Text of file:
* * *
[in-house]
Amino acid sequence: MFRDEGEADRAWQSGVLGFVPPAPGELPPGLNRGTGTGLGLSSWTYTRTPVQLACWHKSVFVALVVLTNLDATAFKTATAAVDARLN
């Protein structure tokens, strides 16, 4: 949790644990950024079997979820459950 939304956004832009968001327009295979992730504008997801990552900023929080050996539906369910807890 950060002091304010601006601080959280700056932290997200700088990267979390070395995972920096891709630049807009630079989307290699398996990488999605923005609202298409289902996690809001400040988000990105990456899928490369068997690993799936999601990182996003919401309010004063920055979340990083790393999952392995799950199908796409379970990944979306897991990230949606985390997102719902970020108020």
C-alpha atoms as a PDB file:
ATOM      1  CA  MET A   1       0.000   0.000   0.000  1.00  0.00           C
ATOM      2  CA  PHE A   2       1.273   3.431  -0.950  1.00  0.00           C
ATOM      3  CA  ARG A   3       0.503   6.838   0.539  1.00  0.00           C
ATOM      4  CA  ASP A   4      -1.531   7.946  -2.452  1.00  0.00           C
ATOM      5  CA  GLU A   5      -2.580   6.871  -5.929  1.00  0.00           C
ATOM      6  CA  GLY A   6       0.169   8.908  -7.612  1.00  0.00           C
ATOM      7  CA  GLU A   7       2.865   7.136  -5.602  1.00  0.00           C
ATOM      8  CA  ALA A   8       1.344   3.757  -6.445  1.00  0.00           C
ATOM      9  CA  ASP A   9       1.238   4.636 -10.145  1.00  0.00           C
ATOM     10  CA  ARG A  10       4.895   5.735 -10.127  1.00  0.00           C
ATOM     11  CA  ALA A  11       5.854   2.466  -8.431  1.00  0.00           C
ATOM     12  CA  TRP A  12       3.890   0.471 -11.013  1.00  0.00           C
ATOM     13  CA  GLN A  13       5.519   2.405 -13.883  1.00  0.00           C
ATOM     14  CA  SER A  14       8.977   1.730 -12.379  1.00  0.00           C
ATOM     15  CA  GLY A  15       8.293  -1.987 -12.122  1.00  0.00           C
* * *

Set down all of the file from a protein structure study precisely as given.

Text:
[in-house]
Amino acid sequence: MFRDEGEADRAWQSGVLGFVPPAPGELPPGLNRGTGTGLGLSSWTYTRTPVQLACWHKSVFVALVVLTNLDATAFKTATAAVDARLN
């Protein structure tokens, strides 16, 4: 949790644990950024079997979820459950 939304956004832009968001327009295979992730504008997801990552900023929080050996539906369910807890 950060002091304010601006601080959280700056932290997200700088990267979390070395995972920096891709630049807009630079989307290699398996990488999605923005609202298409289902996690809001400040988000990105990456899928490369068997690993799936999601990182996003919401309010004063920055979340990083790393999952392995799950199908796409379970990944979306897991990230949606985390997102719902970020108020």
C-alpha atoms as a PDB file:
ATOM      1  CA  MET A   1       0.000   0.000   0.000  1.00  0.00           C
ATOM      2  CA  PHE A   2       1.273   3.431  -0.950  1.00  0.00           C
ATOM      3  CA  ARG A   3       0.503   6.838   0.539  1.00  0.00           C
ATOM      4  CA  ASP A   4      -1.531   7.946  -2.452  1.00  0.00           C
ATOM      5  CA  GLU A   5      -2.580   6.871  -5.929  1.00  0.00           C
ATOM      6  CA  GLY A   6       0.169   8.908  -7.612  1.00  0.00           C
ATOM      7  CA  GLU A   7       2.865   7.136  -5.602  1.00  0.00           C
ATOM      8  CA  ALA A   8       1.344   3.757  -6.445  1.00  0.00           C
ATOM      9  CA  ASP A   9       1.238   4.636 -10.145  1.00  0.00           C
ATOM     10  CA  ARG A  10       4.895   5.735 -10.127  1.00  0.00           C
ATOM     11  CA  ALA A  11       5.854   2.466  -8.431  1.00  0.00           C
ATOM     12  CA  TRP A  12       3.890   0.471 -11.013  1.00  0.00           C
ATOM     13  CA  GLN A  13       5.519   2.405 -13.883  1.00  0.00           C
ATOM     14  CA  SER A  14       8.977   1.730 -12.379  1.00  0.00           C
ATOM     15  CA  GLY A  15       8.293  -1.987 -12.122  1.00  0.00           C